Another eye cream packaged in a jar is not what the world needs, but they just keep coming! You can check out More Info below to find out why you don't need an eye cream and why jar packaging is something you should never buy. But what about the actual formula, can it help with dark circles and "fatigue"?
From a makeup perspective, the silky, almost spackle-like texture of this eye cream can help improve the appearance of dark circles by creating a smoother surface. Smooth surfaces reflect light better, so shadowed areas appear less dark. This eye cream also contains the mineral pigment mica for shine, but shine isn't skin care, it's makeup. Adding shine isn't going to do much to make dark circles less apparent, and it may make wrinkles more noticeable. But, none of that is skin care, it's more in the category of a concealer.
Although this eye cream contains some beneficial anti-aging ingredients such as peptides and antioxidants, they won't remain stable once you open the jar, which makes the whole product a waste of money.
Arden included several fragrant plant extracts, all of which pose a risk of irritation, especially in the eye area. Irritating ingredients can hurt healthy collagen production, which isn't anti-aging in the least.
A well-formulated serum or facial moisturizer (such as those you'll find in our Best Products section) offers your eye area benefits that go far beyond products like this!
- Contains a good mix of anti-aging ingredients, including antioxidants.
- Silky, spackle-like texture helps smooth fine lines and make dark circles less apparent.
- Jar packaging won't keep the beneficial ingredients stable.
- Contains several fragrant plant extracts that shouldn't be applied around the eyes.
- Does not offer lasting relief from dark circles or "fatigue."
All plant extracts, vitamins, antioxidants, and other state-of-the-art ingredients break down in the presence of air, so once a jar is opened and lets the air in, these important ingredients begin to deteriorate. Jars also are unsanitary because you're dipping your fingers into them with each use, adding bacteria, which further deteriorate the beneficial ingredients.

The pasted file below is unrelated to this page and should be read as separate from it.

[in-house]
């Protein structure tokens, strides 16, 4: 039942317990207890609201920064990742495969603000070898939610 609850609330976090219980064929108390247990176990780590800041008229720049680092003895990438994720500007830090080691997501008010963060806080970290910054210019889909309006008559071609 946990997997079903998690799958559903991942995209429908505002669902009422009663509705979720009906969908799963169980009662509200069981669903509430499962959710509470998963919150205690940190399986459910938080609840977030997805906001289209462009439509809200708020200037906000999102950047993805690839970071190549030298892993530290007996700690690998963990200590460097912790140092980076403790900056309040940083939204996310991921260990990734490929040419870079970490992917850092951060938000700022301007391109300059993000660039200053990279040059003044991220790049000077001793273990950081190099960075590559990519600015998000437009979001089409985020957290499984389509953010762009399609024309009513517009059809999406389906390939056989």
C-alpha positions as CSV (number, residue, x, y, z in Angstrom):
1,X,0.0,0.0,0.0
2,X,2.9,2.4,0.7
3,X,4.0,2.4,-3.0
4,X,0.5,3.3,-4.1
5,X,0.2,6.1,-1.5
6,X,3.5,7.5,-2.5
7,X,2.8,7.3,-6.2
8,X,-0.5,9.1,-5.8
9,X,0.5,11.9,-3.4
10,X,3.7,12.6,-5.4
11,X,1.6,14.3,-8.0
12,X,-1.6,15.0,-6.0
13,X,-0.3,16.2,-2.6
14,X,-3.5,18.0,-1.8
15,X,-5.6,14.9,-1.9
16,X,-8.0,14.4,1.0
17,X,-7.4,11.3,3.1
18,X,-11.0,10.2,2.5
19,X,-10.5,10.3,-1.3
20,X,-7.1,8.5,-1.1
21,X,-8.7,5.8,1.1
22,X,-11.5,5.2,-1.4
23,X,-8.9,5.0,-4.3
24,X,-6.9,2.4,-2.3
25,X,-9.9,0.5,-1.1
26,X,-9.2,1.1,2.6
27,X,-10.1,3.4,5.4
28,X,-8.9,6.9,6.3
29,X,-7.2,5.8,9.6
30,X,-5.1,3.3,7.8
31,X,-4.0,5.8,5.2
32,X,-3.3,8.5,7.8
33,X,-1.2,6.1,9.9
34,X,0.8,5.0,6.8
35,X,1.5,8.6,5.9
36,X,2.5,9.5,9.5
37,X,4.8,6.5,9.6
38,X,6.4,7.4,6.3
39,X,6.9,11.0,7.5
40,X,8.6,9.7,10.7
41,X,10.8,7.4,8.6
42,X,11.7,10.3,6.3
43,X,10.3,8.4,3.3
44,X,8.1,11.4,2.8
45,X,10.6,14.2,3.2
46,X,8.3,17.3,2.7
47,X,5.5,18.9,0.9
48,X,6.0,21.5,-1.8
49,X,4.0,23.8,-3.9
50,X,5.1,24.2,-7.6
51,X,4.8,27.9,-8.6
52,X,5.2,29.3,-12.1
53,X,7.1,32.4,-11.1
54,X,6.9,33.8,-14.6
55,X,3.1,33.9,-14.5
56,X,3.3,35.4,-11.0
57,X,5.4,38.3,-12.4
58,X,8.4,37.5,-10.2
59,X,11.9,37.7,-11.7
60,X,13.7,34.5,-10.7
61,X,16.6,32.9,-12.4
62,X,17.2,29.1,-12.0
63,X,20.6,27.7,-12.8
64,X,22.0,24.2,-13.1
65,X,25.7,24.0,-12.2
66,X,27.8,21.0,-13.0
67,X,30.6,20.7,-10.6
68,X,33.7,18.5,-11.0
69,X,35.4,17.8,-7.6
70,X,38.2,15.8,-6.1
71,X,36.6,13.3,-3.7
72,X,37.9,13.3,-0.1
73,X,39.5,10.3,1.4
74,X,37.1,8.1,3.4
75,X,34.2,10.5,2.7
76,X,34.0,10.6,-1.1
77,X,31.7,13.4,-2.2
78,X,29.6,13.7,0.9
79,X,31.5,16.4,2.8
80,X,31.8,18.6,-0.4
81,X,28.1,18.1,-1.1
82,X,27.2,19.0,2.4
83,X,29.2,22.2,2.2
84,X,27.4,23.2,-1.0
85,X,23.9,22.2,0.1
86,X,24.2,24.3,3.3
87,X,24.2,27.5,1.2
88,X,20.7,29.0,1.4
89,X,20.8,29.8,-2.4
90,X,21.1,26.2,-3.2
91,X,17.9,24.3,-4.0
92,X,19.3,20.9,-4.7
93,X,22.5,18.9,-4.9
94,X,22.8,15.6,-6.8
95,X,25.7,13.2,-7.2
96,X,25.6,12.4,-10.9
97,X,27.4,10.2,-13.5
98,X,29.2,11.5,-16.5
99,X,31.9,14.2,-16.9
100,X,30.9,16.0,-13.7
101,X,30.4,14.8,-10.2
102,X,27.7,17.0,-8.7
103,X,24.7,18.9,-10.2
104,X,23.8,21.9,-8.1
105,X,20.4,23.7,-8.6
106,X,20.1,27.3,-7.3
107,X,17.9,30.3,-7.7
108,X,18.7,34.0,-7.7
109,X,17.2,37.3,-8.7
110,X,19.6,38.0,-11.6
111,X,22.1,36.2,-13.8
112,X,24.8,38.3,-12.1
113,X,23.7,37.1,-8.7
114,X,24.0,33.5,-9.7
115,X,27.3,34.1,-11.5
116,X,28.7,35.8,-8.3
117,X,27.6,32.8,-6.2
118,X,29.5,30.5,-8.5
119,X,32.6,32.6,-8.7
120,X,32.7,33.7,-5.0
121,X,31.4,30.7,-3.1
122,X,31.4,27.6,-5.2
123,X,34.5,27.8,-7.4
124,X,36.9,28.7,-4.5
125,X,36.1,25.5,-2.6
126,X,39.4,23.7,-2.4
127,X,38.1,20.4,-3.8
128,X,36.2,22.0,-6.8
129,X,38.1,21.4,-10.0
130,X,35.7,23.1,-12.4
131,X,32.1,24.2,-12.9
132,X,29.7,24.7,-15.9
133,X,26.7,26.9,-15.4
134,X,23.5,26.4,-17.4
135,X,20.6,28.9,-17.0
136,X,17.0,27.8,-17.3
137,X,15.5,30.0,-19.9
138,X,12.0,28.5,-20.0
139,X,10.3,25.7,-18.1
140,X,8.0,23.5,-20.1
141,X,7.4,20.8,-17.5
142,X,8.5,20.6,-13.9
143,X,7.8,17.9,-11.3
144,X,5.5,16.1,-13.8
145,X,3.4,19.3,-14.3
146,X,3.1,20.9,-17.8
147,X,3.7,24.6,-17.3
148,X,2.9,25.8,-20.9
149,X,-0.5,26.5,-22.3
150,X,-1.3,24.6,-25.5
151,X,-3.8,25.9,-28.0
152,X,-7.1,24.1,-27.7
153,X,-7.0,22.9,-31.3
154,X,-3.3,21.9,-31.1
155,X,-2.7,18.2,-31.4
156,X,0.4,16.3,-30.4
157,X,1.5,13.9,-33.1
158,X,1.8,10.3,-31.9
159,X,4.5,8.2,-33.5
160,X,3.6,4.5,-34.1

We know it's hard to believe, but the truth is you don't need a special product for the eye area, whether labeled eye cream or something else. Although there is much you can do to improve the skin around your eyes, the ingredients capable of doing that don't need to come from, and often aren't even included in, an eye cream. For example, most eye creams (such as this one) don't contain sunscreen, and that is a serious problem because it leaves the skin around your eyes vulnerable to sun damage, which will make dark circles and wrinkling worse!
You can save money and take superior care of your eye area by using your face product, if it is well formulated and appropriate for the skin type around your eyes!
This multi-benefit eye cream with naturally derived Biodormin™ technology helps combat the first signs of aging in the eye area. Helps minimize the look of existing lines, dark circles and other signs of fatigue.
Water, PEG-11 Methyl Ether Dimethicone, Dimethicone, Butylene Glycol, Cyclopentasiloxane, Glycerin, Pentylene Glycol, Glycine Soja (Soybean) Oil, Acrylamide/Sodium Acryloldimethyl Taurate Copolymer, Cetearyl Dimethicone Crosspolymer, Coffee Arabica (Coffee) Seed Extract, Narcissus Tazetta Bulb Extract, Rosa Roxburghii Fruit Extract, Trifolium Pratense (Clover) Flower Extract, Vaccinium Myrtillus Fruit Extract, Tocopherol, Tocopheryl Acetate, Hydrogenated Cotton Seed Oil, Caprylyl Glycol, Isohexadecane, Avena Sativa (Oat) Peptide, Lecithin, Palmitoyl Tetrapeptide-7, Trisiloxane, Acetyl Tetrapeptide-5, Ammonium Acryloyldimethyl Taurate/VP Copolymer, Ammonium Acryloyldimethyl Taurate/Beheneth-25 Methacrylate Crosspolymer, Stearic Acid, Polysorbate 80, Steareth-20, Dimethicone/Vinyl Dimethicone Crosspolymer, Hexylene Glycol, Acrylates/C10-30 Alkyl Acrylate Crosspolymer, Aluminum Hydroxide, Triethanolamine, Disodium EDTA, Mica, Cyclohexasiloxane, Anthemis Nobilis Flower Oil, Benzoic Acid, Butylparaben, Ethylparaben, Methylparaben, Phenoxyethanol, Potassium Sorbate, Sorbic Acid, Chlorhexidine Digluconate, Chlorphenesin, Titanium Dioxide